Capacitive, deionization with carbon aerogel electrodes: Carbonate, sulfate, and phosphate

PDF Version Also Available for Download.

Description

A process for the capacitive deionization (CDI) of water with a stack of carbon aerogel electrodes has been developed by Lawrence Livermore National Laboratory. Unlike ion exchange, one of the more conventional deionization processes, no chemicals are required for regeneration of the system. Electricity is used instead. Water with various anions and cations is pumped through the electrochemical cell. After polarization, ions are electrostatically removed from the water and held in the electric double layers formed at the surfaces of electrodes. The water leaving the cell is purified, as desired. The effects of cell voltage on the electrosorption capacities for ... continued below

Physical Description

8 p.

Creation Information

Farmer, J.C.; Fix, D.V.; Mack, G.V.; Pekala, R.W. & Poco, J.F. July 24, 1995.

Context

This report is part of the collection entitled: Office of Scientific & Technical Information Technical Reports and was provided by UNT Libraries Government Documents Department to Digital Library, a digital repository hosted by the UNT Libraries. It has been viewed 128 times , with 9 in the last month . More information about this report can be viewed below.

Who

People and organizations associated with either the creation of this report or its content.

Sponsor

Publisher

Provided By

UNT Libraries Government Documents Department

Serving as both a federal and a state depository library, the UNT Libraries Government Documents Department maintains millions of items in a variety of formats. The department is a member of the FDLP Content Partnerships Program and an Affiliated Archive of the National Archives.

Contact Us

What

Descriptive information to help identify this report. Follow the links below to find similar items on the Digital Library.

Description

A process for the capacitive deionization (CDI) of water with a stack of carbon aerogel electrodes has been developed by Lawrence Livermore National Laboratory. Unlike ion exchange, one of the more conventional deionization processes, no chemicals are required for regeneration of the system. Electricity is used instead. Water with various anions and cations is pumped through the electrochemical cell. After polarization, ions are electrostatically removed from the water and held in the electric double layers formed at the surfaces of electrodes. The water leaving the cell is purified, as desired. The effects of cell voltage on the electrosorption capacities for Na{sub 2}SO{sub 4}, Na{sub 3}PO{sub 4}, and Na{sub 2}CO{sub 3} have been investigated and are reported here. Results for NaCl and NaNO{sub 3} have been reported previously. Possible applications for CDI are as a replacement for ion exchange processes which remove heavy metals and radioisotopes from process and waste water in various industries, as well as to remove inorganic ions from feedwater for fossil and nuclear power plants.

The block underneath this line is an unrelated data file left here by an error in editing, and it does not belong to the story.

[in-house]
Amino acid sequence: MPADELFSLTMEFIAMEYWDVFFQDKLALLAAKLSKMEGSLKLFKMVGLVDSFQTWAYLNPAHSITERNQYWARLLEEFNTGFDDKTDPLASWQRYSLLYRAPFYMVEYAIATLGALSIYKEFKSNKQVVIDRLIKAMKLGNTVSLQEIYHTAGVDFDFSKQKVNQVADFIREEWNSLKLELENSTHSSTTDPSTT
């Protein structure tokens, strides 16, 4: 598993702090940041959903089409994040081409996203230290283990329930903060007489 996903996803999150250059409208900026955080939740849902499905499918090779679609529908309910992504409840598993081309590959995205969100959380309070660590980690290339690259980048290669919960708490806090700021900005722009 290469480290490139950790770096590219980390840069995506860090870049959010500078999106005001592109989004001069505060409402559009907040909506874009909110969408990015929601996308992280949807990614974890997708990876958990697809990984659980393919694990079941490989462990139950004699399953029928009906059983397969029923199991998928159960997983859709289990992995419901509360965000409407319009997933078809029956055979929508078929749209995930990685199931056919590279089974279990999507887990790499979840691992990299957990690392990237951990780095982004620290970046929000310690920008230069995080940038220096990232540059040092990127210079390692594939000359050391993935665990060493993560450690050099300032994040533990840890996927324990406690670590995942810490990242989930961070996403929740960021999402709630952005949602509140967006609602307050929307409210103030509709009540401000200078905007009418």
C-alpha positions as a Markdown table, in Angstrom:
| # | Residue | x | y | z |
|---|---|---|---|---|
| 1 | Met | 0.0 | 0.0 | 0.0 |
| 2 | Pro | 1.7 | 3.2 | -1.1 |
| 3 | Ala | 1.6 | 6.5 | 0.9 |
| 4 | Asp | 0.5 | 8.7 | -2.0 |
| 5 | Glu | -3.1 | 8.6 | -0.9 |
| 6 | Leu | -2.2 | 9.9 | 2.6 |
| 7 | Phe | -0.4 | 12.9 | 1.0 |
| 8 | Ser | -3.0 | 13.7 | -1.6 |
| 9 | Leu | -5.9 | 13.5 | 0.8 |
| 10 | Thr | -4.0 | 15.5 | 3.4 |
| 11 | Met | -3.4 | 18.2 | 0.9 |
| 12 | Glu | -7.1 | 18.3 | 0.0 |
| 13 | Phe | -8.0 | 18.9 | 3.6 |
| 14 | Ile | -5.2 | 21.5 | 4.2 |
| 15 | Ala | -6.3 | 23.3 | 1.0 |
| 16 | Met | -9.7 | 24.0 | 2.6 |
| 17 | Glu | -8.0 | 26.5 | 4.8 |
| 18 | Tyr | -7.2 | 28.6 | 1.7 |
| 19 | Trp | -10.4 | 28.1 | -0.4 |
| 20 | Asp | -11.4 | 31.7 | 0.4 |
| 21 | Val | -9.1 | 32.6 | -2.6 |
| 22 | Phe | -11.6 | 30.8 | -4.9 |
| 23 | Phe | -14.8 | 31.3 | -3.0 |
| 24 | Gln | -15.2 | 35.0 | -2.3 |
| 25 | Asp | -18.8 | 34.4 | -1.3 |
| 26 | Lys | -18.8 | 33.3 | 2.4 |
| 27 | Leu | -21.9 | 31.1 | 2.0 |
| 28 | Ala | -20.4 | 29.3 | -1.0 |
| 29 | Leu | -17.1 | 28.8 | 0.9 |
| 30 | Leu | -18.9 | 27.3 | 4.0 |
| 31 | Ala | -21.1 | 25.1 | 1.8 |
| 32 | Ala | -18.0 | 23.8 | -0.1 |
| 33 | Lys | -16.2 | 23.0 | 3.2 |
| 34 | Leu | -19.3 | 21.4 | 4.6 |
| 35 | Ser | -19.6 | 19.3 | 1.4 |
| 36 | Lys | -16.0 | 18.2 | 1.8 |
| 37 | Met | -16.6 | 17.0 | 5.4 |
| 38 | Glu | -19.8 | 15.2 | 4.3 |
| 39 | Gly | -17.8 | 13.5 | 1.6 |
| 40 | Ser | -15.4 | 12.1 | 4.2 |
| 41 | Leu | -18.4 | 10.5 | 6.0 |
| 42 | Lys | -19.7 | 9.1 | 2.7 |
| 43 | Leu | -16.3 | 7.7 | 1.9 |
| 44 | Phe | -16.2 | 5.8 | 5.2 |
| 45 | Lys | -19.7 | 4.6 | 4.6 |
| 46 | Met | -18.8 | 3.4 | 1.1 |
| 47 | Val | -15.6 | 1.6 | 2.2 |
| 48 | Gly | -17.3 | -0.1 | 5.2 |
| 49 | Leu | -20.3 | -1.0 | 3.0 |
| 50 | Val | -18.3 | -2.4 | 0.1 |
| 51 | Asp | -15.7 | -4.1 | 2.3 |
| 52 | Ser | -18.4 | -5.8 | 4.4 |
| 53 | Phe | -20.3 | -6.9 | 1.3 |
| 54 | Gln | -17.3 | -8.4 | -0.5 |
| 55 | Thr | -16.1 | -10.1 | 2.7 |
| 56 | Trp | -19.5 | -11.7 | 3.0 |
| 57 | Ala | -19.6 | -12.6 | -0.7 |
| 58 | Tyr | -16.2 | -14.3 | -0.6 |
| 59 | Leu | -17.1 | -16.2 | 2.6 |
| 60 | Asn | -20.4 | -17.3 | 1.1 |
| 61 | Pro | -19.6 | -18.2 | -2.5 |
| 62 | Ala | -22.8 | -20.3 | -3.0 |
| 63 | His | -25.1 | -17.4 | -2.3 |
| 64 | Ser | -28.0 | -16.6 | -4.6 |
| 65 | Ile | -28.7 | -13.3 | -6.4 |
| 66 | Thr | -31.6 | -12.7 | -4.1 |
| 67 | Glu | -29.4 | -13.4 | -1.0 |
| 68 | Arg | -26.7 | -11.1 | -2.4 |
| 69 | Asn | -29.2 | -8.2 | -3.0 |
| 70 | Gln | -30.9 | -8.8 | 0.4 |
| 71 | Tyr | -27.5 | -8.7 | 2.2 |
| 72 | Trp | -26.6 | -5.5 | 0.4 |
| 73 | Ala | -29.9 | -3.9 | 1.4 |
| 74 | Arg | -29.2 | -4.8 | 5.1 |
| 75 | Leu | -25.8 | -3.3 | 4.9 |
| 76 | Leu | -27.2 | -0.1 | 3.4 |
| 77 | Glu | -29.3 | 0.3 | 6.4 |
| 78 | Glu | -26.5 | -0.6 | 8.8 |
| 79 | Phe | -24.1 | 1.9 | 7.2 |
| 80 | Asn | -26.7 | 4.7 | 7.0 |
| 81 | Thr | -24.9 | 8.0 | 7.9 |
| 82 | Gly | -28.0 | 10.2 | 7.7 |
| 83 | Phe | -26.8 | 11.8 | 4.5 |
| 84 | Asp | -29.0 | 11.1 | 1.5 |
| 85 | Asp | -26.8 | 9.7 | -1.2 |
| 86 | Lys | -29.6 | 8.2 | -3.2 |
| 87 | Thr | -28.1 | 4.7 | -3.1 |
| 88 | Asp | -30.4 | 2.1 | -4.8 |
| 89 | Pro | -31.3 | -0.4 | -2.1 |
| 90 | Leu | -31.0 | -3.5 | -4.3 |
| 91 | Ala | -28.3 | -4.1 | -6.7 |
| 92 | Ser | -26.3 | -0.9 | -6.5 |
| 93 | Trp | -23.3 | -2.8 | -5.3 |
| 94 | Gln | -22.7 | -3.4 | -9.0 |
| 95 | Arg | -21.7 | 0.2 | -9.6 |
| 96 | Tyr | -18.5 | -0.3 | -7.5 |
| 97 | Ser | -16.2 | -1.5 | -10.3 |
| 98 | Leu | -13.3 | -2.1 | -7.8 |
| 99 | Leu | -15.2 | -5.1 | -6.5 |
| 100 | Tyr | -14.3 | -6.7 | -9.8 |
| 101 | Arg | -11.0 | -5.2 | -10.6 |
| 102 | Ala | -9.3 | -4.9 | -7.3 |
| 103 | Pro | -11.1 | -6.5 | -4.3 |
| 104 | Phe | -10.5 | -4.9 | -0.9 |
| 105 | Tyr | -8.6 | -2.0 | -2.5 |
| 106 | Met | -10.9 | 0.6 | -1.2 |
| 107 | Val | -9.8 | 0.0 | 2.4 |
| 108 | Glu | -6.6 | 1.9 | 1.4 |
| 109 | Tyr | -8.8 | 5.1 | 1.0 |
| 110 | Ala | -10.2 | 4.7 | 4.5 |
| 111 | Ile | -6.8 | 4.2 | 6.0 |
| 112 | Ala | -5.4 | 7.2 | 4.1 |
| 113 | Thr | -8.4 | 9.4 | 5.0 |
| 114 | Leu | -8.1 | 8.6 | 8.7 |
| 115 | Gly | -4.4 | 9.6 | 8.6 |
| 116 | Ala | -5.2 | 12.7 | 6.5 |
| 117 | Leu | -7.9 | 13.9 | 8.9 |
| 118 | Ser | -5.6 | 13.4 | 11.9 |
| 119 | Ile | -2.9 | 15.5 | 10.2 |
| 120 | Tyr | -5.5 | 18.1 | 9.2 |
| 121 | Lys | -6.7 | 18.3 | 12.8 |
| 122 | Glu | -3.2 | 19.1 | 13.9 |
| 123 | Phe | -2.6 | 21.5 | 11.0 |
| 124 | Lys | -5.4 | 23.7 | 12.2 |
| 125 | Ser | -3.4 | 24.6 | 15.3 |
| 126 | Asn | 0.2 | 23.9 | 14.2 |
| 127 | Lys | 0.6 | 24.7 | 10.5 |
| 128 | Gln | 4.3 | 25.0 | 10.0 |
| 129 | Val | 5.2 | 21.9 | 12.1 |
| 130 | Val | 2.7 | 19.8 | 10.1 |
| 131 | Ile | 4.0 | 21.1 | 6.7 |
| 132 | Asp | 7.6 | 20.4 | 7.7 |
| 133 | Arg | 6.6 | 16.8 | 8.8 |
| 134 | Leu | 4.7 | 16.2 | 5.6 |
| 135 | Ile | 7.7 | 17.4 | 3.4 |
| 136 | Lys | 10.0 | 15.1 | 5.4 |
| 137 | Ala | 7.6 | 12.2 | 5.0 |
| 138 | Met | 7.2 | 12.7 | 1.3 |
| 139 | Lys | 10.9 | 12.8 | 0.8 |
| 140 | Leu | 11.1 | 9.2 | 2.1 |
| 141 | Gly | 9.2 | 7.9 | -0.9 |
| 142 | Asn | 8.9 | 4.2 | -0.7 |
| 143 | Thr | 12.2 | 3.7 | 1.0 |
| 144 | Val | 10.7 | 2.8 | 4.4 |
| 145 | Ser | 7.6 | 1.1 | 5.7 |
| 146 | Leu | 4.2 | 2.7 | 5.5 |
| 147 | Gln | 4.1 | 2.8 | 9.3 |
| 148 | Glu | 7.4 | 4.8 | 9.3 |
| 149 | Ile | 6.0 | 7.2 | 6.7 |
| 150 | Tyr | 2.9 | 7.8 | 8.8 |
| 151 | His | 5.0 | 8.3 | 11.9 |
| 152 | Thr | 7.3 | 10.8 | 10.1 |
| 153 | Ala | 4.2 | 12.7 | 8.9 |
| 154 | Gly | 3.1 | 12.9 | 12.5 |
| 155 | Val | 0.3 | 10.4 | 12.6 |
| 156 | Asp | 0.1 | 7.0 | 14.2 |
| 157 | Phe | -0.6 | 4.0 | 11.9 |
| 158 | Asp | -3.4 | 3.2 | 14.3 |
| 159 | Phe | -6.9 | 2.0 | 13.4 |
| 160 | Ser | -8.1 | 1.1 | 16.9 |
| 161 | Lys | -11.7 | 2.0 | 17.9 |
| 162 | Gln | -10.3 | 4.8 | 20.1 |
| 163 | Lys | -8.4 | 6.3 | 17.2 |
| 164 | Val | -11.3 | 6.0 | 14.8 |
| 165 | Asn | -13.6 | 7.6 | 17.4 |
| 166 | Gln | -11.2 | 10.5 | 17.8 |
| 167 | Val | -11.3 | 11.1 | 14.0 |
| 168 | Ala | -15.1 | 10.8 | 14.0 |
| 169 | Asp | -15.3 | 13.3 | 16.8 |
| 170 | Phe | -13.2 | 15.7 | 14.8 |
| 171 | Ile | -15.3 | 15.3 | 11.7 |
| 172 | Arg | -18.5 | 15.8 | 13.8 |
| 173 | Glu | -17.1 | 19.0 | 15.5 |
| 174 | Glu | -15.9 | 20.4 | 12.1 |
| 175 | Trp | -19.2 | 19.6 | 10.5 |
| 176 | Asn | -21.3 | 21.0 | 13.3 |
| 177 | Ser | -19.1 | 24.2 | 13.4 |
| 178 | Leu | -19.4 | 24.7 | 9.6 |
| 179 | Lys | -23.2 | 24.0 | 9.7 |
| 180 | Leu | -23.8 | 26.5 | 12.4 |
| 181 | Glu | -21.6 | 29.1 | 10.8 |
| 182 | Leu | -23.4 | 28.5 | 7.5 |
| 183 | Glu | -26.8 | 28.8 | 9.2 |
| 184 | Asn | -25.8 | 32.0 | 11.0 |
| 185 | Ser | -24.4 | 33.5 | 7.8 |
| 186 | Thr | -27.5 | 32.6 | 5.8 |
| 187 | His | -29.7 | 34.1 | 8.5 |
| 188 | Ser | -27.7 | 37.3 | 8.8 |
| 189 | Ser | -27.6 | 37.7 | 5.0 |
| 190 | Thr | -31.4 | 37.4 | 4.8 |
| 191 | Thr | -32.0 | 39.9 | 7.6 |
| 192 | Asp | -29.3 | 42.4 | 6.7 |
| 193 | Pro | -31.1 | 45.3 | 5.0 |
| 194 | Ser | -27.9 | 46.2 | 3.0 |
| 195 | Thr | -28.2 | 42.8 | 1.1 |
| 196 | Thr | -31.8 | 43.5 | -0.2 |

Physical Description

8 p.

Notes

INIS; OSTI as DE96002036

Source

  • 27. international technical conference of the Society for the Advancement of Material and Process Engineering (SAMPE): diversity into the next century, Albuquerque, NM (United States), 9-12 Oct 1995

Language

Item Type

Identifier

Unique identifying numbers for this report in the Digital Library or other systems.

  • Other: DE96002036
  • Report No.: UCRL-JC--121405
  • Report No.: CONF-951033--23
  • Grant Number: W-7405-ENG-48
  • DOI: 10.2172/125000 | External Link
  • Office of Scientific & Technical Information Report Number: 125000
  • Archival Resource Key: ark:/67531/metadc622882

Collections

This report is part of the following collection of related materials.

Office of Scientific & Technical Information Technical Reports

Reports, articles and other documents harvested from the Office of Scientific and Technical Information.

Office of Scientific and Technical Information (OSTI) is the Department of Energy (DOE) office that collects, preserves, and disseminates DOE-sponsored research and development (R&D) results that are the outcomes of R&D projects or other funded activities at DOE labs and facilities nationwide and grantees at universities and other institutions.

What responsibilities do I have when using this report?

When

Dates and time periods associated with this report.

Creation Date

  • July 24, 1995

Added to The UNT Digital Library

  • June 16, 2015, 7:43 a.m.

Description Last Updated

  • Feb. 16, 2016, 2:37 p.m.

Usage Statistics

When was this report last used?

Yesterday: 0
Past 30 days: 9
Total Uses: 128

Interact With This Report

Here are some suggestions for what to do next.

Start Reading

PDF Version Also Available for Download.

International Image Interoperability Framework

IIF Logo

We support the IIIF Presentation API

Farmer, J.C.; Fix, D.V.; Mack, G.V.; Pekala, R.W. & Poco, J.F. Capacitive, deionization with carbon aerogel electrodes: Carbonate, sulfate, and phosphate, report, July 24, 1995; California. (digital.library.unt.edu/ark:/67531/metadc622882/: accessed December 13, 2018), University of North Texas Libraries, Digital Library, digital.library.unt.edu; crediting UNT Libraries Government Documents Department.